Technology products and services are coming fast and their arrival speed is accelerating. It is not possible to keep up with trends, to know what to buy, to avoid feeling confused and late to the party. If you are feeling overwhelmed, it is O.K. to step back and ease up on yourself.

It is very important to understand and accept that these trends are coming and will not stop just because you may have worries. Identify what you, your company, and your friends are using, and do your best to stay compatible and collaborative. Hiding in a haystack will not help and the haystack will blow away. Technology will continue to expand everyone’s ability to connect with greater frequency and with a lot greater volume of information. Finding ways to best use this expansion for your benefit is a trend that you need to pursue in 2011 and beyond.

About the Author

Richard Oppenheim, CPA, blends business, technology and writing competence with a passion to help individuals and businesses get unstuck from the obstacles preventing their moving ahead. He is a member of the Unlimited Priorities team. Follow him on twitter at

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Conference Buzz: 2010 Charleston Conference

Written for Unlimited Priorities and DCLnews Blog.

Donald T. Hawkins

Donald T. Hawkins

At the 2010 Charleston Conference (November 3-6), which was the 30th in the series (surely one of the more long-running information industry events!), one of the highlights was a “discovery systems faceoff” between two of the major players, Serials Solutions and EBSCO. The faceoff came about from a challenge posed after an exchange of Letters to the Editor of The Charleston Advisor. (See “Conference Buzz” in the previous issue of DCL News for an explanation of discovery systems.) It took the form of two questions posed by a moderator, with responses from each company, followed by a rebuttal and summary. After the questions, live demonstrations of each system were conducted. The questions were:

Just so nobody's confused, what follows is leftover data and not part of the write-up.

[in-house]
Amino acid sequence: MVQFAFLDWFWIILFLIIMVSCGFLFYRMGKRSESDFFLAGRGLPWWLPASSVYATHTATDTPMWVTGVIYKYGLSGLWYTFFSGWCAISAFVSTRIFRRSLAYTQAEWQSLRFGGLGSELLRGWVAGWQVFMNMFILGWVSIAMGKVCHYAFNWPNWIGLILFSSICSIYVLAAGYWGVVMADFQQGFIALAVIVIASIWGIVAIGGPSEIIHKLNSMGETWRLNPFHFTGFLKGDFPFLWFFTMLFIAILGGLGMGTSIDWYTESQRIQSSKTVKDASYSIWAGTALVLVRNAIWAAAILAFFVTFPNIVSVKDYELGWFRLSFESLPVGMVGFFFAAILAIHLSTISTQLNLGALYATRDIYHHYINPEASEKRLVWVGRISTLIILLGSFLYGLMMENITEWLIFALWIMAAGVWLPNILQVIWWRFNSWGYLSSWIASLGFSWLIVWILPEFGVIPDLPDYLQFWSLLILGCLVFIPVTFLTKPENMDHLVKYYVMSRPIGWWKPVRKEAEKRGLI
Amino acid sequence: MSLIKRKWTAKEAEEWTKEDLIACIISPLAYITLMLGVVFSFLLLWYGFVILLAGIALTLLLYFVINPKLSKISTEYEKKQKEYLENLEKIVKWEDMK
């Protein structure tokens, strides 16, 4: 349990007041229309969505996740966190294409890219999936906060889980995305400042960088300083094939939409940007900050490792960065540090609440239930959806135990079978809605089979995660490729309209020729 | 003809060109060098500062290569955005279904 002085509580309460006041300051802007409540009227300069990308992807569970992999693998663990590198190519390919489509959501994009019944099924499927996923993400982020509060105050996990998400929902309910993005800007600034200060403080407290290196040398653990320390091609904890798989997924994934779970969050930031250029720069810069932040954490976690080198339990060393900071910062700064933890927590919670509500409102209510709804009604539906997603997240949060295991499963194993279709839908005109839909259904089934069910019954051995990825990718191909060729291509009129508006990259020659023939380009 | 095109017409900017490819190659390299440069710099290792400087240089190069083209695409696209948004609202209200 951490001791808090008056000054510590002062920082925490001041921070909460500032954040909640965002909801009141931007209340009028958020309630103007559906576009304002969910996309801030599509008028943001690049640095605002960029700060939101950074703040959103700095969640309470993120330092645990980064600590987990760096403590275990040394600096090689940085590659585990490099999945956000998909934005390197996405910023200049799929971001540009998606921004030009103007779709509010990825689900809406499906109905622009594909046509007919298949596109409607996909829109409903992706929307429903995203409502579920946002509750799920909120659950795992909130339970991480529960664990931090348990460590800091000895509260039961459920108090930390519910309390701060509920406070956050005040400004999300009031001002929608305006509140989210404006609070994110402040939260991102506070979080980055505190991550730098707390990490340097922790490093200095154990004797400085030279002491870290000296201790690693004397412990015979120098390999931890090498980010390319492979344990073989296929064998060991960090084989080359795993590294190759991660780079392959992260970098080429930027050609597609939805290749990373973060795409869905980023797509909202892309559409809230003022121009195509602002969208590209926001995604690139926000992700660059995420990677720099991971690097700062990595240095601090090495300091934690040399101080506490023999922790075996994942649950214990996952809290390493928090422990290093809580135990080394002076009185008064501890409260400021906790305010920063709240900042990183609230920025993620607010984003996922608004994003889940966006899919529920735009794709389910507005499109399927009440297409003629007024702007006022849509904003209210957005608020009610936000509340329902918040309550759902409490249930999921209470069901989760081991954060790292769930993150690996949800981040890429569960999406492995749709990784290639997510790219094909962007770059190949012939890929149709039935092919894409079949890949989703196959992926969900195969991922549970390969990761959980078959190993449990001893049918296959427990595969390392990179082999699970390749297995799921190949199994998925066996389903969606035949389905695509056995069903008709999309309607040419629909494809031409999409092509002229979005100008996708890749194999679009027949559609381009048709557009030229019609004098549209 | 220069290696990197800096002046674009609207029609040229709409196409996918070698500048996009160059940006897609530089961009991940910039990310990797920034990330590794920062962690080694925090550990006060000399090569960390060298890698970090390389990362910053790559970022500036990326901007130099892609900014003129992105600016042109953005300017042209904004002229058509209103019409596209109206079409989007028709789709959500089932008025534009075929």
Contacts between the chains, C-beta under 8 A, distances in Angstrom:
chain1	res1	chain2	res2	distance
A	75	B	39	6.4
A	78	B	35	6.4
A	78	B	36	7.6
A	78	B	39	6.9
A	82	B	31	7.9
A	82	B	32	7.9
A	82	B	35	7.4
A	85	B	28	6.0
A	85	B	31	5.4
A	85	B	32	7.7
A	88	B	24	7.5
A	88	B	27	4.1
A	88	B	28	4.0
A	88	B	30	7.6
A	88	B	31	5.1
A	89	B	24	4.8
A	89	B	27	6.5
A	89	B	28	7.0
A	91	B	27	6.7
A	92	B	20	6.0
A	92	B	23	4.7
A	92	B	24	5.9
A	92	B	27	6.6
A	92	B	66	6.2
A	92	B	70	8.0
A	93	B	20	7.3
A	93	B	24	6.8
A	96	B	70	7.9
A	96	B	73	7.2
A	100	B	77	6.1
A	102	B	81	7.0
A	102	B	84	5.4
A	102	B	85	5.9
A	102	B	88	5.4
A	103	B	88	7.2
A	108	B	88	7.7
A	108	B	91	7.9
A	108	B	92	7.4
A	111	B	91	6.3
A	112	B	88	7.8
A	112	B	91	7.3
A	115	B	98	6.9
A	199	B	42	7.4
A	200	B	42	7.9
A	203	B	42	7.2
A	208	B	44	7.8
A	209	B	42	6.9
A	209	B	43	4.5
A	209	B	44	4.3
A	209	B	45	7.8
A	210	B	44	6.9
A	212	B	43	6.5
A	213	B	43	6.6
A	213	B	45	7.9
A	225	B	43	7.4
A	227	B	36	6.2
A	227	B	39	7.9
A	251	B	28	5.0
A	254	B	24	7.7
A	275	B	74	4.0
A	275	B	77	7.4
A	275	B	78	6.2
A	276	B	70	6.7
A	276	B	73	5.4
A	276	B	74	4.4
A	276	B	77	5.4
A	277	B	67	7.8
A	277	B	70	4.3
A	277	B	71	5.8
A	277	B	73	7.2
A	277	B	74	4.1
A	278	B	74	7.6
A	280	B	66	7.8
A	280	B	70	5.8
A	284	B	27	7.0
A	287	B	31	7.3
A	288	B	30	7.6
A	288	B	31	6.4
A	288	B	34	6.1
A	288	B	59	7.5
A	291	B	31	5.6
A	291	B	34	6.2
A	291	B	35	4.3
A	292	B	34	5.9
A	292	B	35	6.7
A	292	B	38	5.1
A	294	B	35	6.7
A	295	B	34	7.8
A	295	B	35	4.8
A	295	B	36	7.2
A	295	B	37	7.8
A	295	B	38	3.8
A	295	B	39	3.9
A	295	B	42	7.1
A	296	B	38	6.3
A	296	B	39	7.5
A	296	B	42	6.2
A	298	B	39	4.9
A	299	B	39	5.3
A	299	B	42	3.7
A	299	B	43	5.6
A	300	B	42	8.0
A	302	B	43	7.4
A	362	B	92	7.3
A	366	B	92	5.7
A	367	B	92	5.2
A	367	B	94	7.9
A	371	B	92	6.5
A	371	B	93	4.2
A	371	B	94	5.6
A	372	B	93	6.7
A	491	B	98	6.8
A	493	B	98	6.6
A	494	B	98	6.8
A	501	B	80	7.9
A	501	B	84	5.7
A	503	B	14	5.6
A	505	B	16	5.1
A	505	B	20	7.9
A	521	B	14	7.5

• Why do libraries need discovery tools and how does your product meet those needs?
  • Why should a library choose your service rather than that of a competitor?

The EBSCO representatives stressed their system’s superiority in the number of sources available and the capability of adding indexes of sources not covered by EBSCO. The Serials Solutions participants described the ease of using its service, its proven value, and a two-year track record of reliability and scalability. They also noted that many publishers have made the full text of their data available to them for use in indexing. The Summon demonstration was flawless, but EBSCO had technical problems with theirs. Unfortunately, the time allotted to the session was too short to permit meaningful audience interaction, but it is clear that this faceoff was only the opening salvo in a long battle for supremacy in the discovery systems area.

Another fascinating presentation at Charleston was by Jon Orwant, Engineering Manager of the Google Books project. So far, Google has scanned about 15 million books, about 10% of those available, which amounts to about 4 billion pages and 2 trillion words. Google collects metadata from over 100 sources, parses the records, creates a “best” record for each data cluster, and displays appropriate parts of it on the site. Orwent described how the resulting database can be used not only for searching but for other interesting projects, such as a study of how language changes over time, publication rates of book publishing as a function of publication date. Google even makes grants available to scientists and linguistic analysts to do research projects because they consider books as a corpus of human knowledge and a reflection of cultural and societal trends over time.

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Peeling Back the Semantic Web Onion

Written for Unlimited Priorities and DCLnews Blog.

An Interview with Intellidimension’s Chris Pooley & Geoff Chappell